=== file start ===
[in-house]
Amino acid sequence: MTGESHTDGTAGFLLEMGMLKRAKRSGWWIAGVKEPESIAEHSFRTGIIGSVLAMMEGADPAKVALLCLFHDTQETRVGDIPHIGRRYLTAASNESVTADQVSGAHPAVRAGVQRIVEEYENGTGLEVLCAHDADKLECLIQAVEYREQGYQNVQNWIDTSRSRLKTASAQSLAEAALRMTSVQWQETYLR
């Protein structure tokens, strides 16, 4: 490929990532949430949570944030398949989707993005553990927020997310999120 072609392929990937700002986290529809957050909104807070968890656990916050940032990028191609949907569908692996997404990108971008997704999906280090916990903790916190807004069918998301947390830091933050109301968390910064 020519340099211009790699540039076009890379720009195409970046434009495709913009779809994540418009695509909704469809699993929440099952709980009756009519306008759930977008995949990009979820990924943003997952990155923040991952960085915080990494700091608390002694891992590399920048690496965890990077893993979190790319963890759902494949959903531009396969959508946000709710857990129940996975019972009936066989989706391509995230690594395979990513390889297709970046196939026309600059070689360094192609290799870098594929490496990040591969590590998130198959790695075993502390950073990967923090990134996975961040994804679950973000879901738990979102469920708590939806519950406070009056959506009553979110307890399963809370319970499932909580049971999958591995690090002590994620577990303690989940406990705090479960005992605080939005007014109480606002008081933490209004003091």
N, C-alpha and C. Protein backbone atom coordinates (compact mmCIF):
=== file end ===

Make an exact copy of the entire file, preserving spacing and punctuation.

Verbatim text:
[in-house]
Amino acid sequence: MTGESHTDGTAGFLLEMGMLKRAKRSGWWIAGVKEPESIAEHSFRTGIIGSVLAMMEGADPAKVALLCLFHDTQETRVGDIPHIGRRYLTAASNESVTADQVSGAHPAVRAGVQRIVEEYENGTGLEVLCAHDADKLECLIQAVEYREQGYQNVQNWIDTSRSRLKTASAQSLAEAALRMTSVQWQETYLR
């Protein structure tokens, strides 16, 4: 490929990532949430949570944030398949989707993005553990927020997310999120 072609392929990937700002986290529809957050909104807070968890656990916050940032990028191609949907569908692996997404990108971008997704999906280090916990903790916190807004069918998301947390830091933050109301968390910064 020519340099211009790699540039076009890379720009195409970046434009495709913009779809994540418009695509909704469809699993929440099952709980009756009519306008759930977008995949990009979820990924943003997952990155923040991952960085915080990494700091608390002694891992590399920048690496965890990077893993979190790319963890759902494949959903531009396969959508946000709710857990129940996975019972009936066989989706391509995230690594395979990513390889297709970046196939026309600059070689360094192609290799870098594929490496990040591969590590998130198959790695075993502390950073990967923090990134996975961040994804679950973000879901738990979102469920708590939806519950406070009056959506009553979110307890399963809370319970499932909580049971999958591995690090002590994620577990303690989940406990705090479960005992605080939005007014109480606002008081933490209004003091």
N, C-alpha and C. Protein backbone atom coordinates (compact mmCIF):